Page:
Delete
    5. You should read what is said in Genesis ch. XVII in its context. Avraham's request is not that Ishmael will be a covenant member but that the genealogical line of the covenant be through Ishmael, because he doubts the divine promise concerning a future son, as is clear from Gen. 17:17.

      If Ishmael wasn't included in the covenant at all, then how could he receive the sign of the covenant, circumcision? The point of the text is that the chosen line is not established through Ishmael, but through Isaac. There were others, who were not in the genealogical line but were yet included in the covenant, for instance the servants of Avraham, since they belonged to his house (Gen. 17:27). Think for instance of Eliezer.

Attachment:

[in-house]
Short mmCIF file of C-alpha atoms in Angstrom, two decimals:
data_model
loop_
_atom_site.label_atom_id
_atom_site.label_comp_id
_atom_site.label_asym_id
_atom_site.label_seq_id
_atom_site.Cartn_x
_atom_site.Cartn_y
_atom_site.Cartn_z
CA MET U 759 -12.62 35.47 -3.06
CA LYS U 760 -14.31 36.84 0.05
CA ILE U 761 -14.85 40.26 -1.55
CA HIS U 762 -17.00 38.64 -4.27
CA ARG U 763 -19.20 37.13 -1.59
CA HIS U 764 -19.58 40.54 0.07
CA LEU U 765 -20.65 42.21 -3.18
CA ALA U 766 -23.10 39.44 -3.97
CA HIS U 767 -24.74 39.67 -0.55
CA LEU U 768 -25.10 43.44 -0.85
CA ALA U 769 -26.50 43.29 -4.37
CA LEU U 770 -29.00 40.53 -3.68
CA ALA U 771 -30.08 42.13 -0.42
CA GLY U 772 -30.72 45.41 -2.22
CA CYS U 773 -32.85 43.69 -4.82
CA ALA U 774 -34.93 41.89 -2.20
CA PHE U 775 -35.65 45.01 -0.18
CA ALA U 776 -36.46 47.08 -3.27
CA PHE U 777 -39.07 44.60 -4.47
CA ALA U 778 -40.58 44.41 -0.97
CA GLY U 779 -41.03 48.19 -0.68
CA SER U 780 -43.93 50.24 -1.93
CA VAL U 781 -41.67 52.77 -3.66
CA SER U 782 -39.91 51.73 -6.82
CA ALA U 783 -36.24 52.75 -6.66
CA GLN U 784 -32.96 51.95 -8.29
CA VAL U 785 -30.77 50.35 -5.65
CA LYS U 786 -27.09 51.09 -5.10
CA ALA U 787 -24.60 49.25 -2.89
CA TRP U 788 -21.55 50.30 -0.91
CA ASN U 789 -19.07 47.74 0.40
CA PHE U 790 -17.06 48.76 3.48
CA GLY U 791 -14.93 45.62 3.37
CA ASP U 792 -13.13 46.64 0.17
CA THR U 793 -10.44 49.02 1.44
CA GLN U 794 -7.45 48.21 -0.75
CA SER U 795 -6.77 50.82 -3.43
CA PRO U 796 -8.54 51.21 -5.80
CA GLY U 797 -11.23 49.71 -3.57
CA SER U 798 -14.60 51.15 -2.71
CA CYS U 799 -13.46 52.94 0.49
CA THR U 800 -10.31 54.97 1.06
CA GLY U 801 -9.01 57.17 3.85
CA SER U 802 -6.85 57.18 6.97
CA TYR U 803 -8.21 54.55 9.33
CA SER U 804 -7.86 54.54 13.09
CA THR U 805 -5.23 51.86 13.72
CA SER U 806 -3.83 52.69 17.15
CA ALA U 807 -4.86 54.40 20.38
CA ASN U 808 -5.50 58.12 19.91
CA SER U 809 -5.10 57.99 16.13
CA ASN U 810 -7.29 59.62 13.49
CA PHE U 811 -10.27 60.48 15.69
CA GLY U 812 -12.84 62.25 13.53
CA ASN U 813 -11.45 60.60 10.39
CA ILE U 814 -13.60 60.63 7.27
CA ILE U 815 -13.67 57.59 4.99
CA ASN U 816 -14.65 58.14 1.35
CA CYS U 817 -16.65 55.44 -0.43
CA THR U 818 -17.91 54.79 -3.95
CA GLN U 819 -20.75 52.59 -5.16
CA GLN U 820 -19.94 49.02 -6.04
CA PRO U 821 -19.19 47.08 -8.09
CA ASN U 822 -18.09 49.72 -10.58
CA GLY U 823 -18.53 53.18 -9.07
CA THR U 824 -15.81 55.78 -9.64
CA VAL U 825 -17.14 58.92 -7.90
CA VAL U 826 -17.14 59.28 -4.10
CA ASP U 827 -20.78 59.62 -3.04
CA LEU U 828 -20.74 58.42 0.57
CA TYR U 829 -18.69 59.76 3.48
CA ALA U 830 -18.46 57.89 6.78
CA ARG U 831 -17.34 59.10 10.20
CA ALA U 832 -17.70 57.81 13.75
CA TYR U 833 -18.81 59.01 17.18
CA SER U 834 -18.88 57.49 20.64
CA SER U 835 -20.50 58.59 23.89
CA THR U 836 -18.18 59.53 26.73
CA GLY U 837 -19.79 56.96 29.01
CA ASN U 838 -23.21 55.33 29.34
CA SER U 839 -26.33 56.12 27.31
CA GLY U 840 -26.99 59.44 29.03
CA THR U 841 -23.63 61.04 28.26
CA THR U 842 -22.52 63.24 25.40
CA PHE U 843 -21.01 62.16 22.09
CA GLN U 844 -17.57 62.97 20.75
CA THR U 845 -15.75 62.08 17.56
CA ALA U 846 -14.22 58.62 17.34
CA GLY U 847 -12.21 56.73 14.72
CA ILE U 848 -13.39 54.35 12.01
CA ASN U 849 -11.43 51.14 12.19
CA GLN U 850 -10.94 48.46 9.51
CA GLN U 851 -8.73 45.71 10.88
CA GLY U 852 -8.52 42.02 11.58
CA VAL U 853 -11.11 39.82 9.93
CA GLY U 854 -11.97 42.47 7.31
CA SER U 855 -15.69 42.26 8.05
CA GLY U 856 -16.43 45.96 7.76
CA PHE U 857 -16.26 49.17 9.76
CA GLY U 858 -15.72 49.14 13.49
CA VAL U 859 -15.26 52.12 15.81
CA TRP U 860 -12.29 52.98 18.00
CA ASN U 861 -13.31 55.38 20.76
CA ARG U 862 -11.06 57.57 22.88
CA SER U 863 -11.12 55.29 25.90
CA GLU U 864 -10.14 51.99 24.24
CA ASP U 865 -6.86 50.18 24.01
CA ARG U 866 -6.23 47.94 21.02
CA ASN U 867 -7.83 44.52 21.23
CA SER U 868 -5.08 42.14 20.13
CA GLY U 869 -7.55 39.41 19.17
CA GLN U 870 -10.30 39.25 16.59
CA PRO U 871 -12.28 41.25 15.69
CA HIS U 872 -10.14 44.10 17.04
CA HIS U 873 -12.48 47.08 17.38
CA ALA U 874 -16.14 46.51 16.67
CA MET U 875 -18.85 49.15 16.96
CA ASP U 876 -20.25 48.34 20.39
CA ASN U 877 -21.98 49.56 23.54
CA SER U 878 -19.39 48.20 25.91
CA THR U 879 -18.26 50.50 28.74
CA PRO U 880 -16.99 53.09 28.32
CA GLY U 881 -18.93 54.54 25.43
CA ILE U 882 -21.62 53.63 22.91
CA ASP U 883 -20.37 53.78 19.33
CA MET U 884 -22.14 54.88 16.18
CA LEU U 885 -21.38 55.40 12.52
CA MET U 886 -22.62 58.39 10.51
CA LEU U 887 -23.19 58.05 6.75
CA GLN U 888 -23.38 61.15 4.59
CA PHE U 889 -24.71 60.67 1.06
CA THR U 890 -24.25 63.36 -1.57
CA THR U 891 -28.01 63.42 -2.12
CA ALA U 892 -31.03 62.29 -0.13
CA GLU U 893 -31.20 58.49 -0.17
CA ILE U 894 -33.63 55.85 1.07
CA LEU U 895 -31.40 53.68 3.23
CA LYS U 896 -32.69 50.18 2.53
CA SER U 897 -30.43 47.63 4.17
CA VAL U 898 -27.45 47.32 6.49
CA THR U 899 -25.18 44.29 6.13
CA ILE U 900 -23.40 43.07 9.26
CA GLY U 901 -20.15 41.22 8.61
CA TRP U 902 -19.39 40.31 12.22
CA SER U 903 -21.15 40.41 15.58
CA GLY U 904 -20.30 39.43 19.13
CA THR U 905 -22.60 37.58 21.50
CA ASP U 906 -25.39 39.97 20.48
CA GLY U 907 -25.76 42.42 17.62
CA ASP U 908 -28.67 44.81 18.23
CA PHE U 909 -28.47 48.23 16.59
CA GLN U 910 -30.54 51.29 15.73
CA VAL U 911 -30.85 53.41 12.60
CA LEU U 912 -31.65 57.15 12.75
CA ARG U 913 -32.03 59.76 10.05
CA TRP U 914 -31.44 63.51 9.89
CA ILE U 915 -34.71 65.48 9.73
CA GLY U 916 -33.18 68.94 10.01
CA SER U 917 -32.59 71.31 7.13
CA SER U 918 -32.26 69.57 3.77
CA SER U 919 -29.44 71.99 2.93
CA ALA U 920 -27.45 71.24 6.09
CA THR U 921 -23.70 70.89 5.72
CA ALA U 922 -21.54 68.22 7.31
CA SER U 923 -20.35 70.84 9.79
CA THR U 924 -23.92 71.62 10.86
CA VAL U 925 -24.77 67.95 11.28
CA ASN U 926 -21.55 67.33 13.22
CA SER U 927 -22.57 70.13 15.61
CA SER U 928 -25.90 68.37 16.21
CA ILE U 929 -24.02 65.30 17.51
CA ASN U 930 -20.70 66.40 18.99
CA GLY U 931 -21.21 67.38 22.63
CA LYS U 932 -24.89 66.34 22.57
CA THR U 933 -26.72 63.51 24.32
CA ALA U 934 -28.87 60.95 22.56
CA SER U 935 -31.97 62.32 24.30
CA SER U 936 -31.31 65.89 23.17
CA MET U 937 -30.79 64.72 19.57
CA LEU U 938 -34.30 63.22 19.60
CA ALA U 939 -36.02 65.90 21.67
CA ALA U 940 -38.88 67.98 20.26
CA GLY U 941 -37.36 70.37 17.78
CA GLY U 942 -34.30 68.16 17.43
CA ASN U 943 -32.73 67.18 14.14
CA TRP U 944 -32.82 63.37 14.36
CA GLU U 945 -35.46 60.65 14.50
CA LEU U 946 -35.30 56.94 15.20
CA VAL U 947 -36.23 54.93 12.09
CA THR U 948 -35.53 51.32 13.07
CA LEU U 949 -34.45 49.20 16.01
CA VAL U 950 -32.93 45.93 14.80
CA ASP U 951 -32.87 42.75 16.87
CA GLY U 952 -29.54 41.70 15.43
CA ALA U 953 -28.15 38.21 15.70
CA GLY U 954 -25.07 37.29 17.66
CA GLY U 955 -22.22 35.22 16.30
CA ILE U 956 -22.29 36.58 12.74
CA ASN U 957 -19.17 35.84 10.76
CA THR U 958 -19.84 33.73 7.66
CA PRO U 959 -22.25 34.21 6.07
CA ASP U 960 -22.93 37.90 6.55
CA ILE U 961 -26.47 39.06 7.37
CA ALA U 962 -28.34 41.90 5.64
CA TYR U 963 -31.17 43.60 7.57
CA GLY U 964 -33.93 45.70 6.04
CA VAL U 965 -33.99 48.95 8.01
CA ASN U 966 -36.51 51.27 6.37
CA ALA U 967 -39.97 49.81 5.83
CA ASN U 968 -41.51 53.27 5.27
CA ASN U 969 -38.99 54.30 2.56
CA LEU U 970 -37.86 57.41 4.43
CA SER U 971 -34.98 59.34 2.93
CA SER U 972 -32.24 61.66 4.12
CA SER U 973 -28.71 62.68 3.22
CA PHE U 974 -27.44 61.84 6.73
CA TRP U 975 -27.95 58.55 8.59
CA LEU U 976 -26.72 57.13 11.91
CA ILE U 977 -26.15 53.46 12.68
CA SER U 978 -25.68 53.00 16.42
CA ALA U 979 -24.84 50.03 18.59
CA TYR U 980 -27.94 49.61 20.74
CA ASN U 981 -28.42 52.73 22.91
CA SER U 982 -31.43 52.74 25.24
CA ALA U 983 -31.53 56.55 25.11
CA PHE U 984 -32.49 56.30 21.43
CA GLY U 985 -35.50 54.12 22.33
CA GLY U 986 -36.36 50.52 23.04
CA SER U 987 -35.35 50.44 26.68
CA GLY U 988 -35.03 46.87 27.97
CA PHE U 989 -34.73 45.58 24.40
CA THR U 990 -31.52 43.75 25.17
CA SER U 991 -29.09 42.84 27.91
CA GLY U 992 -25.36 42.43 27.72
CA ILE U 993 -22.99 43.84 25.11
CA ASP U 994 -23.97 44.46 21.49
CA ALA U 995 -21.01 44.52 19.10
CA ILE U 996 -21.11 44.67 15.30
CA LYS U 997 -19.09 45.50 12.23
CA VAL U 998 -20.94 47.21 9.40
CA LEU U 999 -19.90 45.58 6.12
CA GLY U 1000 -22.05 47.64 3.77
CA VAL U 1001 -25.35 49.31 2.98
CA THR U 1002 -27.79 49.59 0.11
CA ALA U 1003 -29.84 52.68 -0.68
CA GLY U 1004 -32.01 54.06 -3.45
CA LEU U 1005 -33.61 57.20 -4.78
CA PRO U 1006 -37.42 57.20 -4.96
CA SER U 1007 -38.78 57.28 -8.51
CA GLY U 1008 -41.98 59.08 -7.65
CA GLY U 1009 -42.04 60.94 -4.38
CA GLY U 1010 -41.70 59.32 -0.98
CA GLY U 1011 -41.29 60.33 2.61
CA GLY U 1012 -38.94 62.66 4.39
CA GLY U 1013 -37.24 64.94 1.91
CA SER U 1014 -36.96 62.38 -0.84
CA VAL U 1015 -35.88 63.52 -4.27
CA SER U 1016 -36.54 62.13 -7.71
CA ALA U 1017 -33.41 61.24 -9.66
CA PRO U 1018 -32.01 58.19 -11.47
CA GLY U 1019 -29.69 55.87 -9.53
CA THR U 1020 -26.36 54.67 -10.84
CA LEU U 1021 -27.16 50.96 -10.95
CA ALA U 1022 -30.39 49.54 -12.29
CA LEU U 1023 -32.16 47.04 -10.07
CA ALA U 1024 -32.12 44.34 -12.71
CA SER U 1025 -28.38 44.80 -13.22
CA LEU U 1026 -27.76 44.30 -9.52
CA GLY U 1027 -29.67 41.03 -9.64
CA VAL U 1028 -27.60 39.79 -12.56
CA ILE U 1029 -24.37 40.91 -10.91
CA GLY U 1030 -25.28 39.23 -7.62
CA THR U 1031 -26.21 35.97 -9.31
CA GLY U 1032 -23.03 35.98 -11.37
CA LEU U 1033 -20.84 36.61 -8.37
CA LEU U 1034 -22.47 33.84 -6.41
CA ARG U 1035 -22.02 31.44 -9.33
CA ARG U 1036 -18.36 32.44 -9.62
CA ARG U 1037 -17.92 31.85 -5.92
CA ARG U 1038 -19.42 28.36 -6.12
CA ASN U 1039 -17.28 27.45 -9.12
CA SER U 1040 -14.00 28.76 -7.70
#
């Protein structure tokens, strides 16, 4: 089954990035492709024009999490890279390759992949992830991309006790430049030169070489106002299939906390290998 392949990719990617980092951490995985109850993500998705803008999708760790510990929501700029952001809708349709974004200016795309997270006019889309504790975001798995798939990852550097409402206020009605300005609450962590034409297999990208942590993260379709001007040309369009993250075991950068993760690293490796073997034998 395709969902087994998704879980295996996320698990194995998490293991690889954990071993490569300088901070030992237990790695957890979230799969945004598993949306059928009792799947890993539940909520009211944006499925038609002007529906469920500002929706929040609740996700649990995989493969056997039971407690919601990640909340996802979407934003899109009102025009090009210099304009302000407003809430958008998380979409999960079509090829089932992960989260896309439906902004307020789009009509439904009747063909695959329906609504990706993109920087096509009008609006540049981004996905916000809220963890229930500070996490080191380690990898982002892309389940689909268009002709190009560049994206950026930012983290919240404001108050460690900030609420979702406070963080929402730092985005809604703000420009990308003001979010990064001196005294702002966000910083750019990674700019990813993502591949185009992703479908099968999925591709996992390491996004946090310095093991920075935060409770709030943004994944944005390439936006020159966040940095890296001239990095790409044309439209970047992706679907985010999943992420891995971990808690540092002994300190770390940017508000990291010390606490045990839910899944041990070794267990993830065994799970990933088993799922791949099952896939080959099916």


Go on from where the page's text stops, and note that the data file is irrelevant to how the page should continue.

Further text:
It appears then, that Ishmael had a position comparable to that of a servant. The covenant wasn't continued through his genealogical line, but nevertheless, since he belonged to the house of Avraham, he was a covenant member and had to receive the the covenantal sign of circumcision. That he was a mocker and didn't remain faithful, and that this was foreseen by HaShem, is another matter.

      Delete
  2. Great post Peter and Hillel was correct, it is the only way it could make sense, making circumcision into a full conclusion rite does not jive well with scripture and even worse with the Apostolic Writings.

    ReplyDelete